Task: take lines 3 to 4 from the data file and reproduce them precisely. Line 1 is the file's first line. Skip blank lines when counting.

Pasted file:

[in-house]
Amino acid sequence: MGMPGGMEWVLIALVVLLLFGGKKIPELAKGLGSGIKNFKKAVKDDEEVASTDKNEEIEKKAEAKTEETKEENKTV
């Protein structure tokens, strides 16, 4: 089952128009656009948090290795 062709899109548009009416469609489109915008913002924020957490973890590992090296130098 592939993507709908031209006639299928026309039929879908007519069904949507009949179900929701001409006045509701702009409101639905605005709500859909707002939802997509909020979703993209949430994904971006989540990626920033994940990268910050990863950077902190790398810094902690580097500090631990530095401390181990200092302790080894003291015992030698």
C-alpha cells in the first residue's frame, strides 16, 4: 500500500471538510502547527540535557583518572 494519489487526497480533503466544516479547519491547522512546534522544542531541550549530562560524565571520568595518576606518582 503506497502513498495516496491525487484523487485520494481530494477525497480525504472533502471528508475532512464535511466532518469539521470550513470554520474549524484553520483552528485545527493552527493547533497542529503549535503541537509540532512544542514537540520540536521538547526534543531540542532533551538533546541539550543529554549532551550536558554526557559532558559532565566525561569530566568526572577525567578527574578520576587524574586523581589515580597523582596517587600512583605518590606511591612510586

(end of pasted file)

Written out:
């Protein structure tokens, strides 16, 4: 089952128009656009948090290795 062709899109548009009416469609489109915008913002924020957490973890590992090296130098 592939993507709908031209006639299928026309039929879908007519069904949507009949179900929701001409006045509701702009409101639905605005709500859909707002939802997509909020979703993209949430994904971006989540990626920033994940990268910050990863950077902190790398810094902690580097500090631990530095401390181990200092302790080894003291015992030698």
C-alpha cells in the first residue's frame, strides 16, 4: 500500500471538510502547527540535557583518572 494519489487526497480533503466544516479547519491547522512546534522544542531541550549530562560524565571520568595518576606518582 503506497502513498495516496491525487484523487485520494481530494477525497480525504472533502471528508475532512464535511466532518469539521470550513470554520474549524484553520483552528485545527493552527493547533497542529503549535503541537509540532512544542514537540520540536521538547526534543531540542532533551538533546541539550543529554549532551550536558554526557559532558559532565566525561569530566568526572577525567578527574578520576587524574586523581589515580597523582596517587600512583605518590606511591612510586